Mozilla Lab’s Prism, which allows you to ‘desktopize’ your web applications – i.e. represent them by a desktop icon and run them in their own window – is generally well received, so I’m really surprised at Josh Catone’s assessment on Read/WriteWeb (one of my favorite sites):
Except for the minor convenience of running oft-used web apps in their own dedicated window and making them accessible via a desktop icon, Prism isn’t really all that exciting in its current form. It doesn’t offer much of a benefit over bookmarks and your current browser window.
Sure, offline access will be great, when it’s here… but don’t underestimate the importance of users’ convenience, Josh!
I love the fact that about the only program need to launch is FireFox – but I often find the browser too restricting. Now that large LCD’s are getting less expensive, more and more of us find ourselves working on 24″, 32″ ..etc screens – the browser does not allow smart use of all that real-estate. For example I like to use different window sizes for different (web) apps, and often want side-by-side windows, which I could not get using FireFox tabs. Launching another browser session was a rather resource-wasting workaround.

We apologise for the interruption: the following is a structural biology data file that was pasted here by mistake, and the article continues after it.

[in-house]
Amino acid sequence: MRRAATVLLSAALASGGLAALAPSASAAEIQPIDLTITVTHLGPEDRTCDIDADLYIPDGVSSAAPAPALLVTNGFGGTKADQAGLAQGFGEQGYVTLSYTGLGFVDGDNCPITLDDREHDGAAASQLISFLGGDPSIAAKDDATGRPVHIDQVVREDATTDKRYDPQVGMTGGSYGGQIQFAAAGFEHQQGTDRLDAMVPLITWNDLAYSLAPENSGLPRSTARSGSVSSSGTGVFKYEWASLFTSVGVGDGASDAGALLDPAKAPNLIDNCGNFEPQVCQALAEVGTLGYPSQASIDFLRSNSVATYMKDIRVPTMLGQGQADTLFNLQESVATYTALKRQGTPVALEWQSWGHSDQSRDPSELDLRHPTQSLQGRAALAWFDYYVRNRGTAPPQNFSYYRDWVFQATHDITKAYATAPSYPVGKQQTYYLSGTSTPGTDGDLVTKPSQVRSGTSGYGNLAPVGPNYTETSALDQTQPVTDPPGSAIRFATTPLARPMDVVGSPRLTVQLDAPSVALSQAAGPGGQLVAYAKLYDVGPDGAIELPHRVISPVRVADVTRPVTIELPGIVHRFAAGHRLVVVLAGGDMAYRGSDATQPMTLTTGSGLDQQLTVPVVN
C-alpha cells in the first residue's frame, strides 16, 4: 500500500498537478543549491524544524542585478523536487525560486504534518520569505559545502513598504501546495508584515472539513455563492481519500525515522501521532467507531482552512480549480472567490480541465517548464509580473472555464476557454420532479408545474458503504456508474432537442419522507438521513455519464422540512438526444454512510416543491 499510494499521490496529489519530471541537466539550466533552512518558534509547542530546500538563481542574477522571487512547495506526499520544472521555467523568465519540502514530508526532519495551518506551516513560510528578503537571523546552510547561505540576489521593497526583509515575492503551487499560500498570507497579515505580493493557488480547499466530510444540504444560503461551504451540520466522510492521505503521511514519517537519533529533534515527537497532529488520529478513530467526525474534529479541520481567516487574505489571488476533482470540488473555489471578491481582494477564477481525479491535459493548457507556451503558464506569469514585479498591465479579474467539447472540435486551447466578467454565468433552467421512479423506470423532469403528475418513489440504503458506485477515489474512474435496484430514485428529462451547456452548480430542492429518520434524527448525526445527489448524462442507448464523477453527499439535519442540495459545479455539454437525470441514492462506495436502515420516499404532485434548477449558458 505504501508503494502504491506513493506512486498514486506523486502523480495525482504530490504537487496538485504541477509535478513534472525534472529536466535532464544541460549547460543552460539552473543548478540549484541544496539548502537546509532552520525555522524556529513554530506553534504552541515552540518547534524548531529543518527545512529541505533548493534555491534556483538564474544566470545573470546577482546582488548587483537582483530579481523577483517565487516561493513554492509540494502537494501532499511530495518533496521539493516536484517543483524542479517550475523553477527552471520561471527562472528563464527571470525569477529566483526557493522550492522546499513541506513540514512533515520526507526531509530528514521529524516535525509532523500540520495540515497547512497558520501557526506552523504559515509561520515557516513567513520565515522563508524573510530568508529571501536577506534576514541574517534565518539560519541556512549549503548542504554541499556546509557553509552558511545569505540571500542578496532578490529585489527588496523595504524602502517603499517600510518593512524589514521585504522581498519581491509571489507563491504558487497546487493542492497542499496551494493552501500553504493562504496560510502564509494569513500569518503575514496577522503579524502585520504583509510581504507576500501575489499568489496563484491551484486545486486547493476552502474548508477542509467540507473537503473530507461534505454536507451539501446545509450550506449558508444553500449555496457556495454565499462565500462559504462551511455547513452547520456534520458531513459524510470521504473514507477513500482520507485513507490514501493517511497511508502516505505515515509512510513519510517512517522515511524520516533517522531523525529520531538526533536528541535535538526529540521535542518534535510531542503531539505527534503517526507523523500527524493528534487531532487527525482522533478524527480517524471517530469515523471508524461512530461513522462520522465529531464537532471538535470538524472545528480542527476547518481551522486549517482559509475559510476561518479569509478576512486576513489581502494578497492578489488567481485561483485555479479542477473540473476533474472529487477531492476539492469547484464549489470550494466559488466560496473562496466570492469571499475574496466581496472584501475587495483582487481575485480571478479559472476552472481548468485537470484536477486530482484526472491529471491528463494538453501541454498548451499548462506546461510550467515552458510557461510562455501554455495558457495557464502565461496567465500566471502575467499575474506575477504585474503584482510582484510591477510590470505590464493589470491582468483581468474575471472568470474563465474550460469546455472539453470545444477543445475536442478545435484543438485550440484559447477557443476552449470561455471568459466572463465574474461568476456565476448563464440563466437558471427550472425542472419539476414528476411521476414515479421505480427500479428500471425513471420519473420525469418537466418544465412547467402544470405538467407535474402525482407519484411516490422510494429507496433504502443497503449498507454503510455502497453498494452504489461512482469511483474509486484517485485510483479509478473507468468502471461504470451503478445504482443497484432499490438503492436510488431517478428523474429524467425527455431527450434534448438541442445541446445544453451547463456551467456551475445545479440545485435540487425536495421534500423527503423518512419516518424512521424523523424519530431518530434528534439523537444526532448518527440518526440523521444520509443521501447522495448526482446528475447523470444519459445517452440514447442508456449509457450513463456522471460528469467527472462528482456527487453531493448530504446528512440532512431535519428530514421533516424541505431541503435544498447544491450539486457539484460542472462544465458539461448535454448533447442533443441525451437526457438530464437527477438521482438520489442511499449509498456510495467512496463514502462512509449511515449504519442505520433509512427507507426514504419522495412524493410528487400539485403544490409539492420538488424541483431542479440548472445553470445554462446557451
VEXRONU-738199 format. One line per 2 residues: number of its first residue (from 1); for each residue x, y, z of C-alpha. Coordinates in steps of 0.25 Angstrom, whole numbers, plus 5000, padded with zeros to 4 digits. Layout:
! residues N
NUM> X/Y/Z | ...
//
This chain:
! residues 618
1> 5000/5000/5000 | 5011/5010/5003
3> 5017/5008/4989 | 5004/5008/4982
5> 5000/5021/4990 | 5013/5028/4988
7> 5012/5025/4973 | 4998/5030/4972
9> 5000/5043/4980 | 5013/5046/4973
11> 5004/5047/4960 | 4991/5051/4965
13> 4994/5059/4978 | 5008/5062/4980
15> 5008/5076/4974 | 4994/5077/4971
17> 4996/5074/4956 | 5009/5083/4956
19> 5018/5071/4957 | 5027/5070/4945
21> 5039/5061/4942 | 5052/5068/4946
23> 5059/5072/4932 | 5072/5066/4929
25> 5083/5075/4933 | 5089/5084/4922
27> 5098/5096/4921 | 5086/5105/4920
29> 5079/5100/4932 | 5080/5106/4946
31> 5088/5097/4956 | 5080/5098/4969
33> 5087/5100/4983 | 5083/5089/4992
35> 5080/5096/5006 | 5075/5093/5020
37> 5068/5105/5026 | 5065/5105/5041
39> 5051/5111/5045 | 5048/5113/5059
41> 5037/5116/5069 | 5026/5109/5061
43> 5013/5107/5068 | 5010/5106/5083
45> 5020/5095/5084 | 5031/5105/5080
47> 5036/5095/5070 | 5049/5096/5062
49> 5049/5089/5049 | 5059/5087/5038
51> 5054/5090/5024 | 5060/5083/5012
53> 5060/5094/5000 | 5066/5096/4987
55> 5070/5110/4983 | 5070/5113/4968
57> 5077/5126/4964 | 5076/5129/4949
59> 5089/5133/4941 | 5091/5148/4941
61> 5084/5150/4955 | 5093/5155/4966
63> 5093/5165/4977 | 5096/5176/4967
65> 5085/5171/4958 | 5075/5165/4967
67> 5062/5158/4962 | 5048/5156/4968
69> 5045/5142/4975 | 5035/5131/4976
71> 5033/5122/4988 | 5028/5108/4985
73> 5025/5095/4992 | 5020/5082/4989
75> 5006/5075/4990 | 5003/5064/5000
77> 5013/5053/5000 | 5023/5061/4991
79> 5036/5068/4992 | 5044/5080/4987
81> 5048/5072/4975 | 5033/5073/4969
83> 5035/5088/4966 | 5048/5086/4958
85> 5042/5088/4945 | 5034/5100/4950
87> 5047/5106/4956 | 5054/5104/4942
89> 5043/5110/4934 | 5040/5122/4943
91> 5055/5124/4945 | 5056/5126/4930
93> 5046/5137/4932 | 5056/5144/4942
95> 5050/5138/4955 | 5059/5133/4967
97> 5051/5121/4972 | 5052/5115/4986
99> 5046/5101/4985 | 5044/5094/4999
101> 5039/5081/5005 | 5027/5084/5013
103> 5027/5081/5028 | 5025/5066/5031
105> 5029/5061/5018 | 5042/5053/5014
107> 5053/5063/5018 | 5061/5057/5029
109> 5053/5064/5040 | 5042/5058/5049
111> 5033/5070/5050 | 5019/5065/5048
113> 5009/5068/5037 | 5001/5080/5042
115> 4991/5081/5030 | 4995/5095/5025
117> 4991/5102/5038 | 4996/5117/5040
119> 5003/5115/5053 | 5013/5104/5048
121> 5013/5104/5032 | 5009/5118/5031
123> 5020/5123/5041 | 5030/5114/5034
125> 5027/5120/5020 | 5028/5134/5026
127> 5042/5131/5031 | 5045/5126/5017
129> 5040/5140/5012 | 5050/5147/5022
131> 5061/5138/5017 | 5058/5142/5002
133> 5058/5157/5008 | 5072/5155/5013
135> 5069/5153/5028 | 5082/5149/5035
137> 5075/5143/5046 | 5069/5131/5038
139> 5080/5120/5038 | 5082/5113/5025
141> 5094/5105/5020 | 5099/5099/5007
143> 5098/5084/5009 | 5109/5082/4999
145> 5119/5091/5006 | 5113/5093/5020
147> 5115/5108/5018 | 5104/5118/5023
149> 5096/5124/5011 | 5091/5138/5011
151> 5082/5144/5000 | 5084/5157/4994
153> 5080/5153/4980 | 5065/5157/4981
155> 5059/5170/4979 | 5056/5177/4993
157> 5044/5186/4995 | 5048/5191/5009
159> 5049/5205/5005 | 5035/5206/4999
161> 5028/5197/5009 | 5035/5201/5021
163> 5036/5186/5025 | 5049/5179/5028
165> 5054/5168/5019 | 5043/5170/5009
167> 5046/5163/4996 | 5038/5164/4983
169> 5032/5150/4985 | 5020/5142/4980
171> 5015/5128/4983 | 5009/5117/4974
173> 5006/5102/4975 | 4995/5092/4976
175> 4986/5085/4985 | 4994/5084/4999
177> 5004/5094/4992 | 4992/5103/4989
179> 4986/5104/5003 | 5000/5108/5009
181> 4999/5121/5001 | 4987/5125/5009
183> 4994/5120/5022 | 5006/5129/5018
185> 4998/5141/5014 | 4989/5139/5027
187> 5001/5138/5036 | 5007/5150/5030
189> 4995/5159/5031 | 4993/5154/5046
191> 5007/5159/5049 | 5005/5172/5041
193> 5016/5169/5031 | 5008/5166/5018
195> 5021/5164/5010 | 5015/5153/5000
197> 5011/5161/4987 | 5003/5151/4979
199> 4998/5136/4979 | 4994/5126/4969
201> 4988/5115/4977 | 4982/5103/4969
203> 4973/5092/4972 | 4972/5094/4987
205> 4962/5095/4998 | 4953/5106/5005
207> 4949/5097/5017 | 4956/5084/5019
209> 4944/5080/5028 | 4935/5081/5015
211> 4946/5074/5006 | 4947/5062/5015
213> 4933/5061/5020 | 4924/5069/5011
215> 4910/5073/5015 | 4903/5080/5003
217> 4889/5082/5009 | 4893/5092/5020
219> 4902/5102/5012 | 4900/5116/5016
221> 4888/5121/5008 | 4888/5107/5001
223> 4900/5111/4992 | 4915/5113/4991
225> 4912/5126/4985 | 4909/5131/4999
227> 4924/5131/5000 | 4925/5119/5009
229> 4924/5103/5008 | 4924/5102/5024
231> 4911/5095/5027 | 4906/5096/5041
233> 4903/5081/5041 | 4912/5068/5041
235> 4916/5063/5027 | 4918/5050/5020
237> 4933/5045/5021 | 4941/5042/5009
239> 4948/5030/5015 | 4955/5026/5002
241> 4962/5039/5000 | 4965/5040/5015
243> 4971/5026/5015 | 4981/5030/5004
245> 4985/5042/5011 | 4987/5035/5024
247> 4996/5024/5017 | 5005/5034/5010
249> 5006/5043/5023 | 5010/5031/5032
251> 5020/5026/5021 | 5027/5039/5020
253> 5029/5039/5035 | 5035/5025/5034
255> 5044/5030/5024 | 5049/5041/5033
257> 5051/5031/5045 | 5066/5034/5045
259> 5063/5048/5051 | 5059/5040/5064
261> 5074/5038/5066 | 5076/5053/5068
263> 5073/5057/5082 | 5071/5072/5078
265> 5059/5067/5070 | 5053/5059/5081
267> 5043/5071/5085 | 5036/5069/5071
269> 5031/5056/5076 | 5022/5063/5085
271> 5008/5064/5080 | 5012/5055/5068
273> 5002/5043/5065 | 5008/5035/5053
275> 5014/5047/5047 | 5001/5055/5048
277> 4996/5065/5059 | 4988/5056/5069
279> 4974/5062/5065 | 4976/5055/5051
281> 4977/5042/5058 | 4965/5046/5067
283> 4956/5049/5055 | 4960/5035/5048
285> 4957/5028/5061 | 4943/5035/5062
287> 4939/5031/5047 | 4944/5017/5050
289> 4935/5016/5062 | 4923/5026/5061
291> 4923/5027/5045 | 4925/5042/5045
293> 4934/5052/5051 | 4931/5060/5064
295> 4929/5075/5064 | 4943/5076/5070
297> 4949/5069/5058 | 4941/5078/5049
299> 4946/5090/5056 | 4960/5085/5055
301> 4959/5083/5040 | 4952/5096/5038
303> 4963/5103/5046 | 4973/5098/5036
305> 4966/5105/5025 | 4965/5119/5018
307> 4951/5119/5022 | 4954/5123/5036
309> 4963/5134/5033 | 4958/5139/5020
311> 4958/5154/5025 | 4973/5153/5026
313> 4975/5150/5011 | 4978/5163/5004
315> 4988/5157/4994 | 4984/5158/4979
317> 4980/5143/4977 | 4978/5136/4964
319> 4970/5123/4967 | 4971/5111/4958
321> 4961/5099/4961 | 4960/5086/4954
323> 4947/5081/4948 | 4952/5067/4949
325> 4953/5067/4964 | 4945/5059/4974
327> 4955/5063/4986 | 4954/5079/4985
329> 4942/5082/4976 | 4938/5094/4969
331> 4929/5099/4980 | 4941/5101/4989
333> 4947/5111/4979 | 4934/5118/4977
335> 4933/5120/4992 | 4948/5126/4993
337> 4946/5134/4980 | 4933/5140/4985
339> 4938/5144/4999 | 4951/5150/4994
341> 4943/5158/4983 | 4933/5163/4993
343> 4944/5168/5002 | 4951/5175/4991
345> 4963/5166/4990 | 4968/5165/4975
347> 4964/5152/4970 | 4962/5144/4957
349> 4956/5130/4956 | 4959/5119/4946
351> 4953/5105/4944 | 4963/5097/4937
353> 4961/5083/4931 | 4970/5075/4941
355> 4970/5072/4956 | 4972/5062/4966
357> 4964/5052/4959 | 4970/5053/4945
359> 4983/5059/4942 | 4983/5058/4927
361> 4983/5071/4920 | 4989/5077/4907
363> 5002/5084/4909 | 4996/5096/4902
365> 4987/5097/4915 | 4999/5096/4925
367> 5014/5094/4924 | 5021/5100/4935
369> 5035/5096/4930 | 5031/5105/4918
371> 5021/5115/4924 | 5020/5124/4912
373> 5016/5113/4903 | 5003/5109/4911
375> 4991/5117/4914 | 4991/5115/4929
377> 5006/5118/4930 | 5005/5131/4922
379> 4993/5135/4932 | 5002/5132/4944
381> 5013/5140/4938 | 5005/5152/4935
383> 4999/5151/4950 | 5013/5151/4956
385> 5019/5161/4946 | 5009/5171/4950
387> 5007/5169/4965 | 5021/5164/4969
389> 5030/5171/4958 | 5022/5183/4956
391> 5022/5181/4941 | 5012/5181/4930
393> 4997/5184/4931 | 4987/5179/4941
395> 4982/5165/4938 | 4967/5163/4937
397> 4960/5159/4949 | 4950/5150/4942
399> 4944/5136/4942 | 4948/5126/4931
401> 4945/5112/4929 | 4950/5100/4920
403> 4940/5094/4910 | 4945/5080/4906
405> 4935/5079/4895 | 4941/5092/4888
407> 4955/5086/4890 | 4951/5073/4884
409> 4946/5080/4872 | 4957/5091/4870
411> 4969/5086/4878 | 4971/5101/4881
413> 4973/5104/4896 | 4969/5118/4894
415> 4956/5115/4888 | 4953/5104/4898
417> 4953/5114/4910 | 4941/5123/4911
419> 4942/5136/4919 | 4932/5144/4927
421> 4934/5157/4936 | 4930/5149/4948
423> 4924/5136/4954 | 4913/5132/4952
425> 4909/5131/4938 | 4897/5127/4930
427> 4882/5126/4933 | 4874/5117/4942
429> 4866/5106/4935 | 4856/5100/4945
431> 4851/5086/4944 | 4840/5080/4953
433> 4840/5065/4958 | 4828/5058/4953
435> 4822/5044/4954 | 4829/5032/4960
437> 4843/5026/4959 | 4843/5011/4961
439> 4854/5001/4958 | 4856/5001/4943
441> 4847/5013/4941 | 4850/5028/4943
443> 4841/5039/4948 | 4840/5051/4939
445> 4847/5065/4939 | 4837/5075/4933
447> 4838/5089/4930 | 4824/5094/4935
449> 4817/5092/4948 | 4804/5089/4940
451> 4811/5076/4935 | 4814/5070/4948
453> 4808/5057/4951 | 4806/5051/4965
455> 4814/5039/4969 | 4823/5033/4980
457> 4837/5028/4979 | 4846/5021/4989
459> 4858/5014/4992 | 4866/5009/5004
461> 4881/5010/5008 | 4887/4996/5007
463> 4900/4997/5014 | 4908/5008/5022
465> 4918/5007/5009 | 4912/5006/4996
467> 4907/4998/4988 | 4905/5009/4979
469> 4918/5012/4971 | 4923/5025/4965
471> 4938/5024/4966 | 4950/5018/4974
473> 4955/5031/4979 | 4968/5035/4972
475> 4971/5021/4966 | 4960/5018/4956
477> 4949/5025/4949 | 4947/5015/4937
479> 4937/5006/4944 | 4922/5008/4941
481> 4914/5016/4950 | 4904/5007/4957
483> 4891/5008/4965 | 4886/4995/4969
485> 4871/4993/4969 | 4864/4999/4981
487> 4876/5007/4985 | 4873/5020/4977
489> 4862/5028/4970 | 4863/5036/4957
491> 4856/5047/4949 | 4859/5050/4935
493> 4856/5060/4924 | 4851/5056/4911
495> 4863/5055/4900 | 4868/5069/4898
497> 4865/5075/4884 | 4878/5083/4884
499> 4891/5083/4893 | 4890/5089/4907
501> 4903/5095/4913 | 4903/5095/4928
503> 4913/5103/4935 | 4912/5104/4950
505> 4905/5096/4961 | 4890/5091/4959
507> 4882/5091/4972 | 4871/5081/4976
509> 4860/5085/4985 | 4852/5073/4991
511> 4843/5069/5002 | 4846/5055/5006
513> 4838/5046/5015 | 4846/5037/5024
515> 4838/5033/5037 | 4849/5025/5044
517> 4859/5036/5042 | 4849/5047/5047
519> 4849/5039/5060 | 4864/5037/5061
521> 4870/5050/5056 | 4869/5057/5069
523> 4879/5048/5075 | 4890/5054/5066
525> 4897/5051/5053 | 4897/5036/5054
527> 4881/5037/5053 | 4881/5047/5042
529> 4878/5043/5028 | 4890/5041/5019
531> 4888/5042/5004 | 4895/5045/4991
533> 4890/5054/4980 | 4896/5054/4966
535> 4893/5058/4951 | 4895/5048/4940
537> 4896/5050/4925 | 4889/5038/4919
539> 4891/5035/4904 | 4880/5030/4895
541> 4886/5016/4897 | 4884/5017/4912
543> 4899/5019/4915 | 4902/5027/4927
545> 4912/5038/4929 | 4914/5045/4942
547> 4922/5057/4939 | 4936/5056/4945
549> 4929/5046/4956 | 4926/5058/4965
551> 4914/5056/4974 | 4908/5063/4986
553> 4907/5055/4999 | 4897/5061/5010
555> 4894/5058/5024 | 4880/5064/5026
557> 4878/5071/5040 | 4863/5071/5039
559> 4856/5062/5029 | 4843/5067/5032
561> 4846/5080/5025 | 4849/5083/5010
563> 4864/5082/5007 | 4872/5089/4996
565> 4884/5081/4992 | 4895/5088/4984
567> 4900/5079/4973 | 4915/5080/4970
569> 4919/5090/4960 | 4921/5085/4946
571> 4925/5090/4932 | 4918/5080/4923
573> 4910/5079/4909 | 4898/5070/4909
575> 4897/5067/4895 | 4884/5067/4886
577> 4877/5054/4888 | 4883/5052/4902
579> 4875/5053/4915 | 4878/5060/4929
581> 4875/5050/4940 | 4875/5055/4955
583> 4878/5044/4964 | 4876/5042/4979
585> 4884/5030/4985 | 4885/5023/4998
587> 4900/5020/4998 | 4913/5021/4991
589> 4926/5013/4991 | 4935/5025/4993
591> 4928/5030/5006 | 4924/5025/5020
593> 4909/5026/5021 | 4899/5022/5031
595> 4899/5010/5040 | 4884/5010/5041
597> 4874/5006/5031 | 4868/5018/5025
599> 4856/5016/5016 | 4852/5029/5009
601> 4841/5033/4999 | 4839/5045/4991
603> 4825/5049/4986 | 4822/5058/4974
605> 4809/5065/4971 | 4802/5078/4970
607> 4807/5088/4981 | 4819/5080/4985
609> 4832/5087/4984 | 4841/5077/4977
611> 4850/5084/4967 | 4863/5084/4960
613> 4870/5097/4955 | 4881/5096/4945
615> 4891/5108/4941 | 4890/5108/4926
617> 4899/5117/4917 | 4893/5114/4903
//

I’ve been using Zoho Writer, Sheet and Show in a desktopized form for almost a year now (literally, since the tool Zoho uses is called “desktopize”). The pic to the right shows part of my desktop, with 3 Zoho icons. They all pop up in my pre-set window size and position, and disappear to the system tray, even if I close my main browser session.
If this “convenience feature” becomes more mainstream, with Mozilla, Adobe and whoever else backing it, I believe it will lead to increased migration to Web applications, so I’m all for it.
Related posts: Read/WriteWeb, CrunchGear, Download Squad, WebProNews, CyberNet, Digital Trends, TechBlog, Compiler, RIApedia, Google Blogoscoped, Mike Chambers, The Universal Desktop, Jeremy’s Blog, Mashable!